New 'smart' material could help tap medical potential of tissue-penetrating light
Scientists are reporting development and successful initial testing of the first practical "smart" material that may supply the missing link in efforts to use in medicine a form of light that can penetrate four inches into the human body. Their report on the new polymer or plastic-like material, which has potential for use in diagnosing diseases and engineer new human tissues in the lab, appears in ACS' journal Macromolecules.
Adah Almutairi and colleagues explain that near-infrared (NIR) light (which is just beyond what humans can see) penetrates through the skin and almost four inches into the body, with great potential for diagnosing and treating diseases. Low-power NIR does not damage body tissues as it passes. Missing, however, are materials that respond effectively to low-power NIR. Plastics that disintegrate when hit with NIR, for instance, could be filled with anti-cancer medicine, injected into tumors, and release the medicine when hit with NIR. Current NIR-responsive smart materials require high-power NIR light, which could damage cells and tissues. That's why Almutairi's team began research on development of a new smart polymer that responds to low-power NIR light.
Hit with low-power NIR, their new material breaks apart into small pieces that seem to be nontoxic to surrounding tissue. The researchers envision, for instance, putting the polymer in an implantable "hydrogel," which is a water-containing flexible material used for tissue engineering and drug delivery. A hydrogel with the new polymer could release medications or imaging agents when hit with NIR. "To the best of our knowledge, this is the first example of a polymeric material capable of disassembly into small molecules in response to harmless levels of irradiation," say the researchers.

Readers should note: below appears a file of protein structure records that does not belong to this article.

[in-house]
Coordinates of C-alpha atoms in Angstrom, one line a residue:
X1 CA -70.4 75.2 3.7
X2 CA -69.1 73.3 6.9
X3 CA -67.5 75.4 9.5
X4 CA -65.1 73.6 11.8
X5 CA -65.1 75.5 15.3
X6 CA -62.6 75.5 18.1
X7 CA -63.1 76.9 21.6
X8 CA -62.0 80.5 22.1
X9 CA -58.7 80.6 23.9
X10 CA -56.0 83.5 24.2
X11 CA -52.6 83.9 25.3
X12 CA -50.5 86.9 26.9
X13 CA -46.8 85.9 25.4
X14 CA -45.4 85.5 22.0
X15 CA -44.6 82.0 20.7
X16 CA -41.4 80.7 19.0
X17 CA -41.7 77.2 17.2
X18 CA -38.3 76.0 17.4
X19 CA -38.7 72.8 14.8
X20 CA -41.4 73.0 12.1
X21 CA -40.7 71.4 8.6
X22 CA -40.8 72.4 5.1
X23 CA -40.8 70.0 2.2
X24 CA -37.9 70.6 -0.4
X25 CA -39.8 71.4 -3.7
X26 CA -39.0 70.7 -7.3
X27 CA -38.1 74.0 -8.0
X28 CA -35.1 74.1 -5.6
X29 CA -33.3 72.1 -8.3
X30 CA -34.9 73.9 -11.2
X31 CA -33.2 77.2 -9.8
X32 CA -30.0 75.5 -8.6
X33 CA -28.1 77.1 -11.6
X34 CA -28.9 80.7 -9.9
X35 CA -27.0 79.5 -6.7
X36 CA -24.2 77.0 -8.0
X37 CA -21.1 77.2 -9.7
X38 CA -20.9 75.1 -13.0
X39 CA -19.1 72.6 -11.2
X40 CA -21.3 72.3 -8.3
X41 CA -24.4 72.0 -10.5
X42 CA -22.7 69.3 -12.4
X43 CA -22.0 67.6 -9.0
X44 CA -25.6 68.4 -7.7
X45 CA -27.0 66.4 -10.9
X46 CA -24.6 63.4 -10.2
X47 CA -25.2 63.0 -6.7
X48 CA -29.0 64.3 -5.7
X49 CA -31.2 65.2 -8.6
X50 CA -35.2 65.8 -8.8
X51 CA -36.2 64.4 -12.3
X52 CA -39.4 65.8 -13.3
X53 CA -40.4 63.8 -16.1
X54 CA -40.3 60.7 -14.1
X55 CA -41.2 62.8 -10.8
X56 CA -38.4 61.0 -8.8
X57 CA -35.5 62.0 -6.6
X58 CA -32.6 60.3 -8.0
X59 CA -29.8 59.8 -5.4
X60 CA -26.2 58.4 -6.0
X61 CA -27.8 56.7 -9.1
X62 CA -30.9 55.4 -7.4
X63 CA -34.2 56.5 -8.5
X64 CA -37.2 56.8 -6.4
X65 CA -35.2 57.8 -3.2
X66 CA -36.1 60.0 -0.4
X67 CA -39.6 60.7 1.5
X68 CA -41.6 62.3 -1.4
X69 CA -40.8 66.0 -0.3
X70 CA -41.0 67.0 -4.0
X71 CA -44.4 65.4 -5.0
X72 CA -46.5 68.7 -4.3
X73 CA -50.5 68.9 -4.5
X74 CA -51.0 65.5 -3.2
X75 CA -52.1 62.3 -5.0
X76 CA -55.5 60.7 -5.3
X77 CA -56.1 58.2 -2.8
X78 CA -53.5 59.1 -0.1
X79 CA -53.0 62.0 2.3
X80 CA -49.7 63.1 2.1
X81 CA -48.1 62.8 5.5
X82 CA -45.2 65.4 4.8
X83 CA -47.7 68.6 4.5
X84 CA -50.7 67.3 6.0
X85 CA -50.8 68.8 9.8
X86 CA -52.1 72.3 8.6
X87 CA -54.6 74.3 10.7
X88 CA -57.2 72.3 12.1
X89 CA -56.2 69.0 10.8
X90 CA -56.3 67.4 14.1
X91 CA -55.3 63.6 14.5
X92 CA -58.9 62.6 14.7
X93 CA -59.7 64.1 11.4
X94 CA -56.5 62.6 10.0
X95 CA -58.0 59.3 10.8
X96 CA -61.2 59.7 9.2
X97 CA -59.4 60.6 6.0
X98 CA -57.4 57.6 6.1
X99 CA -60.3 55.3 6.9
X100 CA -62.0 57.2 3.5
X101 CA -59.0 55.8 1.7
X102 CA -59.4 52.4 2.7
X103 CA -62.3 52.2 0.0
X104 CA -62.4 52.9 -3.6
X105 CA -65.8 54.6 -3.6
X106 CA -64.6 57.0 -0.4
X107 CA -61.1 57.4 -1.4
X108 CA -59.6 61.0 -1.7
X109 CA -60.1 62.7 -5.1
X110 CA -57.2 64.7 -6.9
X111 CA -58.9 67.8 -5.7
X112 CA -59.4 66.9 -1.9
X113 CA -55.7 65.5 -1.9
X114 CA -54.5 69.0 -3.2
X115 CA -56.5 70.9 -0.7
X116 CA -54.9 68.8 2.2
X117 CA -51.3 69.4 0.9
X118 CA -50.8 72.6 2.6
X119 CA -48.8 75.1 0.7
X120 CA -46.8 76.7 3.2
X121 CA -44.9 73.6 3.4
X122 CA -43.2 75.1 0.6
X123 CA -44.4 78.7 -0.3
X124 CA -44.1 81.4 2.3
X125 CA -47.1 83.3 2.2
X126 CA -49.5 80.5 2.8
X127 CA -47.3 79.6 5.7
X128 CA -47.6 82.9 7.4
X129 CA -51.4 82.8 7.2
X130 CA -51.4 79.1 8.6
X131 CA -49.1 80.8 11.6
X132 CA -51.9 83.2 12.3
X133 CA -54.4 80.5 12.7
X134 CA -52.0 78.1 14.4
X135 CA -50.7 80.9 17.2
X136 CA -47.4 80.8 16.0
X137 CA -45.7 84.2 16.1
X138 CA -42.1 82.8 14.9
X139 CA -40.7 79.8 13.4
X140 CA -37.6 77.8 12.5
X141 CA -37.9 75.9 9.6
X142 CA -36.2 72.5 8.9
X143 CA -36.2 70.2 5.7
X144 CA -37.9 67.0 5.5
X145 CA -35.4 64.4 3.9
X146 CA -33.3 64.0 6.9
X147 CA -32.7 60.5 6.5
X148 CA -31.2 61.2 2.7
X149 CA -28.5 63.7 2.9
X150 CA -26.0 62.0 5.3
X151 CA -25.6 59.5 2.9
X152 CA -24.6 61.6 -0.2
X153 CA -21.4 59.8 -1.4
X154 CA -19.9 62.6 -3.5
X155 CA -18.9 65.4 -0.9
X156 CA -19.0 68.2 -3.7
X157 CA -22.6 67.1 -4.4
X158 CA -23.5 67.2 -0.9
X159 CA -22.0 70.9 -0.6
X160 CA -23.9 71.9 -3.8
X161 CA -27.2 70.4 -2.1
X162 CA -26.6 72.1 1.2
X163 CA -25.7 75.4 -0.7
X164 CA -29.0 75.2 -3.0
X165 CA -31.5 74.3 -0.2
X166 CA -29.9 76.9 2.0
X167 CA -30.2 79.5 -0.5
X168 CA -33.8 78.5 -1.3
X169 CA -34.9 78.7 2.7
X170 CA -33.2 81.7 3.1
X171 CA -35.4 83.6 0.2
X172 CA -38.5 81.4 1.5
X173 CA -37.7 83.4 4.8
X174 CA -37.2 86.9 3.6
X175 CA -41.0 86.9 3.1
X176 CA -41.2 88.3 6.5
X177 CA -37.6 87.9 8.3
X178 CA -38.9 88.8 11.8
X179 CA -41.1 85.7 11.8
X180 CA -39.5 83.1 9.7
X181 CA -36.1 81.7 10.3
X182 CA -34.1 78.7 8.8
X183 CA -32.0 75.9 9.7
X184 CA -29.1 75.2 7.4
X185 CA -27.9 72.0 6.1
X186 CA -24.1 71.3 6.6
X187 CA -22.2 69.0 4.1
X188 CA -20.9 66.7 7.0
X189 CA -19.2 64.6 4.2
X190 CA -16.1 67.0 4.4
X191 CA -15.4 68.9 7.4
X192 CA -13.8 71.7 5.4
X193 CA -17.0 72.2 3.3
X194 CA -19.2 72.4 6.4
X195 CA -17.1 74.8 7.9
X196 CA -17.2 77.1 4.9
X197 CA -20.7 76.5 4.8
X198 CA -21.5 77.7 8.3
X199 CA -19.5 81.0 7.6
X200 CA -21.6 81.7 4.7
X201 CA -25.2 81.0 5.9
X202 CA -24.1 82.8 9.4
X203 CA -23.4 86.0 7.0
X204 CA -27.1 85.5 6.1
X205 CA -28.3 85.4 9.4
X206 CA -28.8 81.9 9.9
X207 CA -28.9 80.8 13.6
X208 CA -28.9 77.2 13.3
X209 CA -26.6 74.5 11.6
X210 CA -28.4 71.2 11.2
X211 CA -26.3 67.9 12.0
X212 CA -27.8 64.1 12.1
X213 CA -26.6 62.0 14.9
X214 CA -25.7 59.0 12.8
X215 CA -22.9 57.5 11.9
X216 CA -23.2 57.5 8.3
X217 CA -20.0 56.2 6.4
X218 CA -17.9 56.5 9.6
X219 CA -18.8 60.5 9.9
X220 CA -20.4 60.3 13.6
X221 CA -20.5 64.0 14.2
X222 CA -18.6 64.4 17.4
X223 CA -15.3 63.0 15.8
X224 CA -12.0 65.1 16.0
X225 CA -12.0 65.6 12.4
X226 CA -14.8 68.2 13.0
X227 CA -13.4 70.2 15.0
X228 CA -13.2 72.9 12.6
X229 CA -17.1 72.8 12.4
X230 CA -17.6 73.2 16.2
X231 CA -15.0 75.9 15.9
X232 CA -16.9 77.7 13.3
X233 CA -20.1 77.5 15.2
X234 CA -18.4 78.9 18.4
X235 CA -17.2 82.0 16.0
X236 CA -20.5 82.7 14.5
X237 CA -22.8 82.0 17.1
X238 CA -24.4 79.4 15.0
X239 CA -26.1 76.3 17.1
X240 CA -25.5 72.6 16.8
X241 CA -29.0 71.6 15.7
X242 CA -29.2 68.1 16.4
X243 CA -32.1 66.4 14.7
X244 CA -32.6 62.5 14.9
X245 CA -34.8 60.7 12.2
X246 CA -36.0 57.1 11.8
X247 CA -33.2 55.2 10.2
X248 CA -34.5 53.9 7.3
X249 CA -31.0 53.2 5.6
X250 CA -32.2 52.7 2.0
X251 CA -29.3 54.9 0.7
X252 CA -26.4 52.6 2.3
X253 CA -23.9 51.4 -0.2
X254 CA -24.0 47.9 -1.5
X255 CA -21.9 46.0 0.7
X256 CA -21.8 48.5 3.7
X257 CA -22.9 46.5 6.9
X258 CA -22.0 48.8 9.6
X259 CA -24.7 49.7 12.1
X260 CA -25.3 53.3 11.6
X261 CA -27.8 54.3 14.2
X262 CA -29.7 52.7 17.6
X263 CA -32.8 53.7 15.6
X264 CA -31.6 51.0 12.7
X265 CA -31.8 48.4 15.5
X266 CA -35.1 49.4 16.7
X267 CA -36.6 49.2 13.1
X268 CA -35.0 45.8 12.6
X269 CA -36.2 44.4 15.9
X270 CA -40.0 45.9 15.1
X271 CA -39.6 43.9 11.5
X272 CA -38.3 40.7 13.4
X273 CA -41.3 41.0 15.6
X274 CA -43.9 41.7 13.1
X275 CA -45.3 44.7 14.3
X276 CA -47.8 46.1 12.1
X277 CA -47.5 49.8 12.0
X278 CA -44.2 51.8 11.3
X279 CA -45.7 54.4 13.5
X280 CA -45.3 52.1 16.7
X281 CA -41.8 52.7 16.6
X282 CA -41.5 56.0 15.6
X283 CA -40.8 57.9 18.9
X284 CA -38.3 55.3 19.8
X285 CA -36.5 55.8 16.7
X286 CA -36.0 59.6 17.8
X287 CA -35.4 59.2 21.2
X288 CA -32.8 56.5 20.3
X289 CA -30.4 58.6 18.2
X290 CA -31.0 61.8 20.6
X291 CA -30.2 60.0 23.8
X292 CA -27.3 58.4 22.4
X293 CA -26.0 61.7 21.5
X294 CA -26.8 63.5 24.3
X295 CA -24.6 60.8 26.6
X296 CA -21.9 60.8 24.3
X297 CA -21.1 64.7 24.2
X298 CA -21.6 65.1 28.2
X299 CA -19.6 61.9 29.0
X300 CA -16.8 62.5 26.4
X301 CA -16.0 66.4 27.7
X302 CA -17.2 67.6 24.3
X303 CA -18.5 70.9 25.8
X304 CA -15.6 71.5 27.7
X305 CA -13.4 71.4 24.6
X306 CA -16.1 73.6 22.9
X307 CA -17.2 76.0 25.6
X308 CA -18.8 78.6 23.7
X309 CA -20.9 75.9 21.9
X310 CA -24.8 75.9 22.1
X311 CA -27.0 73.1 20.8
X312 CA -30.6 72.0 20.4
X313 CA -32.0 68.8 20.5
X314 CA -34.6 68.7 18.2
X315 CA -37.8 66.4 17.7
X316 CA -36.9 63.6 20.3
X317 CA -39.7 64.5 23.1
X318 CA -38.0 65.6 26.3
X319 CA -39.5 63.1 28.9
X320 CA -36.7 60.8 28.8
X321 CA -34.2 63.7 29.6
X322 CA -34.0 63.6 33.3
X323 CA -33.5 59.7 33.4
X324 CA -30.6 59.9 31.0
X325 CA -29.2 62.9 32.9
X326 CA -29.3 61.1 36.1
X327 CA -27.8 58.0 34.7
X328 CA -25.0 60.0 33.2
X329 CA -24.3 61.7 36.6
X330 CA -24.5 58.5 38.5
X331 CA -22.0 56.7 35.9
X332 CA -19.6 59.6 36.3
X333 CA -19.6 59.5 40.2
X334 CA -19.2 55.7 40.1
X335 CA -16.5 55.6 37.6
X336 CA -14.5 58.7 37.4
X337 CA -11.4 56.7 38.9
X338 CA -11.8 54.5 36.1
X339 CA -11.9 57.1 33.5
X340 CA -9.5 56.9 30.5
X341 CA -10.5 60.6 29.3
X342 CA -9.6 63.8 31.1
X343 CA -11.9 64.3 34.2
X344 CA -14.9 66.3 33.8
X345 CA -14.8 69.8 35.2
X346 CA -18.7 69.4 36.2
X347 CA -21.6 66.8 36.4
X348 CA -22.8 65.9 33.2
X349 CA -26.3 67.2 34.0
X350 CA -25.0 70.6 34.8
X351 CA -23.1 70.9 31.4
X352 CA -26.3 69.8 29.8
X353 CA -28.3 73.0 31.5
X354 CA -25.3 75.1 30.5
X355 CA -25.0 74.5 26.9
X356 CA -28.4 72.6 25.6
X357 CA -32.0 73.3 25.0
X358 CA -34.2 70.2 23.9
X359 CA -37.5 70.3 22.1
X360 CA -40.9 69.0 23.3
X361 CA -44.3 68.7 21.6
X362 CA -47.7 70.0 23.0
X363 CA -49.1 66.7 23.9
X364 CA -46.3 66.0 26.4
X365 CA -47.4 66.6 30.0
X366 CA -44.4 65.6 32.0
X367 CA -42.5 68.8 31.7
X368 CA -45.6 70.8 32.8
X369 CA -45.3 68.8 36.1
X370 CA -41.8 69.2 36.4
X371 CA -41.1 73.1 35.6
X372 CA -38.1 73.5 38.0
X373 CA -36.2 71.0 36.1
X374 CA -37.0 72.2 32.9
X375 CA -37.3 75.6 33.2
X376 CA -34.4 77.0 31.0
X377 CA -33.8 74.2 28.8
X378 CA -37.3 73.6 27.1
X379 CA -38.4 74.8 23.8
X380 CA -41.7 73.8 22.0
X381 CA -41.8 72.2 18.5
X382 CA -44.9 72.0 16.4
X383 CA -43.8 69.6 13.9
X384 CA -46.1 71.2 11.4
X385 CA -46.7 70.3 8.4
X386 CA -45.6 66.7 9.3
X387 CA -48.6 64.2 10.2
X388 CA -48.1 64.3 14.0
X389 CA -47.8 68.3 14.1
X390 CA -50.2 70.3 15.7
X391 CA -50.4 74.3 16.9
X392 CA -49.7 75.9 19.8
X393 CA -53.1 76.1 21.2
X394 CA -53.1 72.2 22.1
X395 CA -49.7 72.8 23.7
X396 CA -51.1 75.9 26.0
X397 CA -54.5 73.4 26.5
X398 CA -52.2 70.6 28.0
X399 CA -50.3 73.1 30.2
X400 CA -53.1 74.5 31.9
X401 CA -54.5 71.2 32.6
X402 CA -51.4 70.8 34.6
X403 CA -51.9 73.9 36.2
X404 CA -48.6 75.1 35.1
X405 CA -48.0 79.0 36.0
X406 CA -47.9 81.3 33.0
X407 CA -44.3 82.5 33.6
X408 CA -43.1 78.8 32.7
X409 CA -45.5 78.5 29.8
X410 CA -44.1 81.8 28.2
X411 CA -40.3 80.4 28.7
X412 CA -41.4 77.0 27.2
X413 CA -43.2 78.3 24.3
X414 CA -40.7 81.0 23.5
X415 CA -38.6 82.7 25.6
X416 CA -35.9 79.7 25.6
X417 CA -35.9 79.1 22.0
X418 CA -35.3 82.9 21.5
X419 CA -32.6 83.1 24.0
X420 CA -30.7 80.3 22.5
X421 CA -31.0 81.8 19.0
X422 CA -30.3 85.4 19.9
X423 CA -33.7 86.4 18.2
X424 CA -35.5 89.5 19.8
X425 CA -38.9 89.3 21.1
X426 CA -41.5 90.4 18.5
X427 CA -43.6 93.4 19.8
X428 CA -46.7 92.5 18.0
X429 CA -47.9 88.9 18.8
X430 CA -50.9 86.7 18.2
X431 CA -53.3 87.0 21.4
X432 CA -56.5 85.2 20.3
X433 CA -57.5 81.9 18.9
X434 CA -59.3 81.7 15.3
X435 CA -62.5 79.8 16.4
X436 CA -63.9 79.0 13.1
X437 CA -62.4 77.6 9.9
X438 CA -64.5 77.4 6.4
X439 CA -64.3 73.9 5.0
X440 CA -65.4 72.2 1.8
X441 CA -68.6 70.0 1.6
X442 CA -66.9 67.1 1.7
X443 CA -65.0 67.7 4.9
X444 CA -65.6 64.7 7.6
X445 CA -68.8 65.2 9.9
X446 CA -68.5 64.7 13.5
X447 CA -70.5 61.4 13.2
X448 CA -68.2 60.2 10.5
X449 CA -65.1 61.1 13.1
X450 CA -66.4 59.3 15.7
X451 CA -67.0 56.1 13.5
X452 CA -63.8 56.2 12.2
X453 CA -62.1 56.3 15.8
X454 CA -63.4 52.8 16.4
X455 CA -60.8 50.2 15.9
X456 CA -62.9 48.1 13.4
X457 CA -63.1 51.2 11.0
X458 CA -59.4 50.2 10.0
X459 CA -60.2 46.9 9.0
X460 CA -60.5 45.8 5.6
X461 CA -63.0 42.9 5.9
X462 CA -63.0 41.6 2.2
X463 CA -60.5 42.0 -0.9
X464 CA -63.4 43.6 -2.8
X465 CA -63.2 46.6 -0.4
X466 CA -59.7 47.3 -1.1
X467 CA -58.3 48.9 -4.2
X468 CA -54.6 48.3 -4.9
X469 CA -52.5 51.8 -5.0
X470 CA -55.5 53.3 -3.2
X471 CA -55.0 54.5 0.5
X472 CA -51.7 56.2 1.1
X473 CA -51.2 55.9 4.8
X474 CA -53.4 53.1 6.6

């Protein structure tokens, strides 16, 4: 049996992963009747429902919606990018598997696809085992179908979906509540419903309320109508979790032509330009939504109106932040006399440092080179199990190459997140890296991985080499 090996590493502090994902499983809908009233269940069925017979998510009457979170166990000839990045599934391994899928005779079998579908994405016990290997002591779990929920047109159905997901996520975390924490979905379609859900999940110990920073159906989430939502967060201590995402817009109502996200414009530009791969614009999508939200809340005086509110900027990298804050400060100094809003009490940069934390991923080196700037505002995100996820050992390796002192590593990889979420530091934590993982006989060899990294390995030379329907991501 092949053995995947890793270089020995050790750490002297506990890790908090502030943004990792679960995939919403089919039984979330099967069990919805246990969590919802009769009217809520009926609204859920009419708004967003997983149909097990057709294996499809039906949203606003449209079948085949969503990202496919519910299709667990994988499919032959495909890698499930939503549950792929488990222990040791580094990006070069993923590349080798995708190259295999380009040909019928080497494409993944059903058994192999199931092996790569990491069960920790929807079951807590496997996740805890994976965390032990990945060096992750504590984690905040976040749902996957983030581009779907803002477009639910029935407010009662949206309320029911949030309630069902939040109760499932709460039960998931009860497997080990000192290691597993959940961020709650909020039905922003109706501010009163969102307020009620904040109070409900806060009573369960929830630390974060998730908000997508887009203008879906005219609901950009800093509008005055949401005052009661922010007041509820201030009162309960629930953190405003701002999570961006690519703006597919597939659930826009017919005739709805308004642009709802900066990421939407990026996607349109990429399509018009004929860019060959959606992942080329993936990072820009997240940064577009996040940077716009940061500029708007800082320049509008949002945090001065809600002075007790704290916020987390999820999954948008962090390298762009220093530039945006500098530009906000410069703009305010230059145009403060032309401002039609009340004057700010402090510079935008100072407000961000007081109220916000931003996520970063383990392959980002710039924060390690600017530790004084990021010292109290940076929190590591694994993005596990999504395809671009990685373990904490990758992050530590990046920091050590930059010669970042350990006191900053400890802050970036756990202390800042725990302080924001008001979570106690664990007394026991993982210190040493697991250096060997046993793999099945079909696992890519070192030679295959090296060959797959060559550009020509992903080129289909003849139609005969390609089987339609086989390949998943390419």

Near infrared (NIR) irradiation can penetrate up to 10 cm deep into tissues and be remotely applied with high spatial and temporal precision. Despite its potential for various medical and biological applications, there is a dearth of biomaterials that are responsive at this wavelength region. Herein we report a polymeric material that is able to disassemble in response to biologically benign levels of NIR irradiation upon two-photon absorption. The design relies on the photolysis of the multiple pendant 4-bromo7-hydroxycoumarin protecting groups to trigger a cascade of cyclization and rearrangement reactions leading to the degradation of the polymer backbone. The new material undergoes a 50% Mw loss after 25 s of ultraviolet (UV) irradiation by single photon absorption and 21 min of NIR irradiation via two-photon absorption. Most importantly, even NIR irradiation at a biologically benign laser power is sufficient to cause significant polymer disassembly. Furthermore, this material is well tolerated by cells both before and after degradation. These results demonstrate for the first time a NIR sensitive material with potential to be used for in vivo applications.